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Four students work on a poster board

IDEA at Bryant University requires all first-year students to collaborate in small teams to tackle a real-world problem over 72 hours.

Bryant University

A winter 2023 Student Voice survey by Inside Higher Ed and College Pulse found a quarter of students believe developing skills relevant to any job or career is one of the most important outcomes of their academic career.

For the past decade, Bryant University, a private institution in Rhode Island, has offered first-year students the opportunity to participate in a three-day experiential learning course, working in small groups to tackle a real-life problem. IDEA, short for Innovation Design Experience for All, gives students a space to learn and apply design principles as well as learn from peers, alumni, corporate partners and community leaders.

At the end of the short course, students have greater self-efficacy in applying design thinking and new peer and professional connections.

“IDEA is foundational to our curriculum,” says Allison Butler, psychology professor and IDEA program director at Bryant. “What they learn in IDEA they will continue to implement throughout their four years at Bryant, even if they don’t take our advance design thinking course, and into their careers beyond.”

How it works: IDEA is a required first-year course for students in the general education sequence. Students enroll in a one-credit graded course, which has 40 sections with around 25 students in each.

Each class is split into teams of five students, who are challenged with a design sprint in which they must use design thinking principles to develop a solution to a current, human-centered problem. The finished design could be a product, a service or an experience.

Student teams are supported by a mentor team, which includes a faculty member, a staff member and an upper-level undergraduate student. Alumni contribute constructive feedback on early prototypes, and a variety of outside stakeholders (corporate partners, community leaders) judge the finished products.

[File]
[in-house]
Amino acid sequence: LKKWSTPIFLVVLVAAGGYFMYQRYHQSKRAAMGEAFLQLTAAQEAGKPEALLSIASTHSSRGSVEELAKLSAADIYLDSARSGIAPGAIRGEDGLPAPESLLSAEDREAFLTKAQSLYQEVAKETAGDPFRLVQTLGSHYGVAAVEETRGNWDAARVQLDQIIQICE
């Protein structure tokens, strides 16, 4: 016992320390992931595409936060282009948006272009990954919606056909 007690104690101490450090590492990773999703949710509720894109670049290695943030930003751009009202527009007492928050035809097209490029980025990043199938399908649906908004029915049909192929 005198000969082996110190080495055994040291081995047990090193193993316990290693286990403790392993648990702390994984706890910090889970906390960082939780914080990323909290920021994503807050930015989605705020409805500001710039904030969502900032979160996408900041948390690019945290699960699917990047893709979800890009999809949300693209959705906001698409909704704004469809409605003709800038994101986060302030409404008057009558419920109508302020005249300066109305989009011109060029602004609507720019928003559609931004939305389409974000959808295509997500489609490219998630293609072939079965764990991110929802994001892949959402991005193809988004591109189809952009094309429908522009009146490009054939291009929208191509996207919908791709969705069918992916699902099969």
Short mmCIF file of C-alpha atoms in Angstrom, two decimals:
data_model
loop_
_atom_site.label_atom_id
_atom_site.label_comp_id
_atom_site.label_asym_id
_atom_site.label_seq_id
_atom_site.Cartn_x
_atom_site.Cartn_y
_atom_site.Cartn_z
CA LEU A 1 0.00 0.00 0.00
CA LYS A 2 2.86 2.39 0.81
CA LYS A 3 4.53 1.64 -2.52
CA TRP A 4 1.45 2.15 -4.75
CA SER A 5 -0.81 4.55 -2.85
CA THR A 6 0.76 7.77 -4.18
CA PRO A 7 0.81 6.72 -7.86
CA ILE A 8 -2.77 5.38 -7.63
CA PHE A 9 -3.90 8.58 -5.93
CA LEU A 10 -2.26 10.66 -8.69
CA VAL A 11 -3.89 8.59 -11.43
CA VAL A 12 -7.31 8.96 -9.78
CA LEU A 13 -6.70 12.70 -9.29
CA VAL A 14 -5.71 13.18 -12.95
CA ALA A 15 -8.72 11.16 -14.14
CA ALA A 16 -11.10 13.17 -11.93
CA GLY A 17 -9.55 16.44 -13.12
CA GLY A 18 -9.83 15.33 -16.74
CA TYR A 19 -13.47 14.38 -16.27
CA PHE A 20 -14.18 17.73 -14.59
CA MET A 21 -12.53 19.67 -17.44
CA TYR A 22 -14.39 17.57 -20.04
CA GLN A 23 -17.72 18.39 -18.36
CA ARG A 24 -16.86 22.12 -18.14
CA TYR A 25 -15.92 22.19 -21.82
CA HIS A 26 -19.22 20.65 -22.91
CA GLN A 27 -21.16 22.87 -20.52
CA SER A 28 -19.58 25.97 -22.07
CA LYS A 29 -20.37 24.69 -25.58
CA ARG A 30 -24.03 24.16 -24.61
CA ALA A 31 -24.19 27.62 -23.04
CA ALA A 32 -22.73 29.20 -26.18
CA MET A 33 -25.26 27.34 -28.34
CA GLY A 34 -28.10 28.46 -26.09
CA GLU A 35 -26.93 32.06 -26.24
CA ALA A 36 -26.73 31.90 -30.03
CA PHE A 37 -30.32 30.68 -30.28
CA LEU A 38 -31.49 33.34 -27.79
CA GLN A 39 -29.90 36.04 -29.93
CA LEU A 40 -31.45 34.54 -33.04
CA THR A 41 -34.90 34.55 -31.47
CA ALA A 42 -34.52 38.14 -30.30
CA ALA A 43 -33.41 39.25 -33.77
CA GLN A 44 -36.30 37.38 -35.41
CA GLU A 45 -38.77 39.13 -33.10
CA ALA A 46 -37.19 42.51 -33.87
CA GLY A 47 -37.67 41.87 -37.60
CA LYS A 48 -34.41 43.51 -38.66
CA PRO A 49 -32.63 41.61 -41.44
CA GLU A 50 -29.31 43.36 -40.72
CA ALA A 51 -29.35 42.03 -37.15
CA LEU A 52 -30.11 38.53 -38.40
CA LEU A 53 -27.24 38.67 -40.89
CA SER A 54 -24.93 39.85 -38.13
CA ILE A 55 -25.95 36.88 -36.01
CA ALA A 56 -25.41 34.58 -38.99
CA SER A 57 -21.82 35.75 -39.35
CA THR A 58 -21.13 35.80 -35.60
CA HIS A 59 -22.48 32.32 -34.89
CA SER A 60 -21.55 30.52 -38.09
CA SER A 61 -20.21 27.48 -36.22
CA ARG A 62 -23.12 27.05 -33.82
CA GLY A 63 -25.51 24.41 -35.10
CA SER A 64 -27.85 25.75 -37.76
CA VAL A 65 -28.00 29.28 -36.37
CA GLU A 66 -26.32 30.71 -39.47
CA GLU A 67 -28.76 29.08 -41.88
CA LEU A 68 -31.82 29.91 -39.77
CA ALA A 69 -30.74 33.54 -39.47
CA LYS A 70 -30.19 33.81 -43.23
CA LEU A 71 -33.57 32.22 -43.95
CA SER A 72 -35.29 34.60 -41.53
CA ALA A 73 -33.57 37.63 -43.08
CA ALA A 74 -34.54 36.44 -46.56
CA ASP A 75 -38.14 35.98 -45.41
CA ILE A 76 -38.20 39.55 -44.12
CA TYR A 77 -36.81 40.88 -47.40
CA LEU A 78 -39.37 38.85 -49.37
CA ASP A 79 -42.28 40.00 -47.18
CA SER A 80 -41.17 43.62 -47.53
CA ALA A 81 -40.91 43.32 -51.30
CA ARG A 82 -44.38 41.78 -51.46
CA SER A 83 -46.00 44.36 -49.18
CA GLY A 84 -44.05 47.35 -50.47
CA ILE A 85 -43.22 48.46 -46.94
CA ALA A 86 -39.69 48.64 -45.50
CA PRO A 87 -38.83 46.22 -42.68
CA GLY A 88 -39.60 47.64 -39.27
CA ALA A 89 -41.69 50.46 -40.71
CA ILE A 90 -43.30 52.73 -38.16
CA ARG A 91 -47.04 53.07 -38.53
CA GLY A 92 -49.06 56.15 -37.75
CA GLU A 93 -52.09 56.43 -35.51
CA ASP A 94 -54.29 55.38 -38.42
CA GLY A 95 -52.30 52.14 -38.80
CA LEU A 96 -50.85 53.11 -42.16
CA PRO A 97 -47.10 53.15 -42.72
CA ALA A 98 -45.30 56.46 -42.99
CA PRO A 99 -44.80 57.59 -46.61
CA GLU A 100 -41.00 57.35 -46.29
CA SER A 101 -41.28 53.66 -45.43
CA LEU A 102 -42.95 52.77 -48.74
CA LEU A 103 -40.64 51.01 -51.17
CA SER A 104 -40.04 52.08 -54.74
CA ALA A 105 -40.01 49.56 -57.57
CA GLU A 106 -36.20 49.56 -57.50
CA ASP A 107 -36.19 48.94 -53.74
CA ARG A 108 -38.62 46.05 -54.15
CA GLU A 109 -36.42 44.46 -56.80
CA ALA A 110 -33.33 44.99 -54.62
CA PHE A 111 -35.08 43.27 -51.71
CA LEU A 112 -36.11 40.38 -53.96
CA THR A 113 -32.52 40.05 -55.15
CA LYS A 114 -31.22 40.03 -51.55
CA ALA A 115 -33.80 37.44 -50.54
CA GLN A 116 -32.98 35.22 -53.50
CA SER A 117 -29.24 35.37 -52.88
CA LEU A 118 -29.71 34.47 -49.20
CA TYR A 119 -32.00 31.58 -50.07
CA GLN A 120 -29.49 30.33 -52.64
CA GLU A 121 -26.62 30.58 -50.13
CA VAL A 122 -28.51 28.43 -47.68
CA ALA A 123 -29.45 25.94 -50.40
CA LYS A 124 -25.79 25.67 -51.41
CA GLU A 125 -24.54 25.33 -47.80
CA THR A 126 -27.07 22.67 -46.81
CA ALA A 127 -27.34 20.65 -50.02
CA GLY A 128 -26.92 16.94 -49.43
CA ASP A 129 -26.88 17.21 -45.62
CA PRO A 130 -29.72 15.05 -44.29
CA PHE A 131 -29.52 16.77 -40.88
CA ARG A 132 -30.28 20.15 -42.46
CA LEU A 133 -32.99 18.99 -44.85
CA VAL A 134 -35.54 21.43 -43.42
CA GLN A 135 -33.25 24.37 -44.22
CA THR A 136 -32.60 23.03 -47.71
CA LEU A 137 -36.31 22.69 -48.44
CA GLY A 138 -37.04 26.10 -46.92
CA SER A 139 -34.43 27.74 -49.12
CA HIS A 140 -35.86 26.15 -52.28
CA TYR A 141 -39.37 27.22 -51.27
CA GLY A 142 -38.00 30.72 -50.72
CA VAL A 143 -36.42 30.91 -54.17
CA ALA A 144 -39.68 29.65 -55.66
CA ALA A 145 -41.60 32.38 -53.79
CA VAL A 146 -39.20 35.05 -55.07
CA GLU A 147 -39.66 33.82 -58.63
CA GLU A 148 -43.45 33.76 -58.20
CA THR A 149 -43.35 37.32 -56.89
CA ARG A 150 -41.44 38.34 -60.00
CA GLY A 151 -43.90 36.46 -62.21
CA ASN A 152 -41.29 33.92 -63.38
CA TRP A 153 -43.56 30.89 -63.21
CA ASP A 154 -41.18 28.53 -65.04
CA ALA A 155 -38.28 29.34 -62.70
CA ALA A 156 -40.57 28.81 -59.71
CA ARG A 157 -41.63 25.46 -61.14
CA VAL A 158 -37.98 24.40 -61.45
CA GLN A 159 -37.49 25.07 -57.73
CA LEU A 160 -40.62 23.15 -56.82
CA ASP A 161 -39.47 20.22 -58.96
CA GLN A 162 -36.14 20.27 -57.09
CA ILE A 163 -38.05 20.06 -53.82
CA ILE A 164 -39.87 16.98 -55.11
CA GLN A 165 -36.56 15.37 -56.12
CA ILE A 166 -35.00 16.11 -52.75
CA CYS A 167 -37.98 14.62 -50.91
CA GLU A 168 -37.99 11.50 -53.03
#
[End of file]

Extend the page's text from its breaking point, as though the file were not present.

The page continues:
The three-day, two-night course takes place prior to the spring semester, and students really take over the university, explains Butler. “The campus pauses and transforms into an innovation lab with Post-its, storyboards and customer journey maps plastering the walls in nearly every hallway and classroom on campus.”

Judges recognize the top 40 unique solutions, and then four semifinalists and an overall winner are selected based on understanding and application of the design thinking process, an innovative solution that meets user needs and a physical prototype demonstrated via successful verbal pitch.

The problems: Corporate partners suggest several of the challenges, giving students a chance to work on a real-world issue in a variety of industries, including health care, finance, technology, hospitality, sports and entertainment. Students then rank the challenge they want to work on, and staff place learners based on their interests.

“The IDEA team works hard to make sure each cohort is diverse so we introduce students to peers they would not normally meet or interact with,” Butler says. “But because the students can rank their preferences in the challenges, they find they have common interests via their challenge choices.”

An aerial view of a large multipurpose room at Bryant University filed with yellow and black tables featuring prototypes of student ideas.

During the three days, students engage with alumni, faculty, staff and upper-level peers to gain valuable feedback on their ideas.

Bryant University

This year, for example, one team tackled equality in sports and how to encourage equal representation, pay and media coverage for female athletes, and another addressed consumer knowledge and understanding of electric vehicles as companies move away from selling gas vehicles.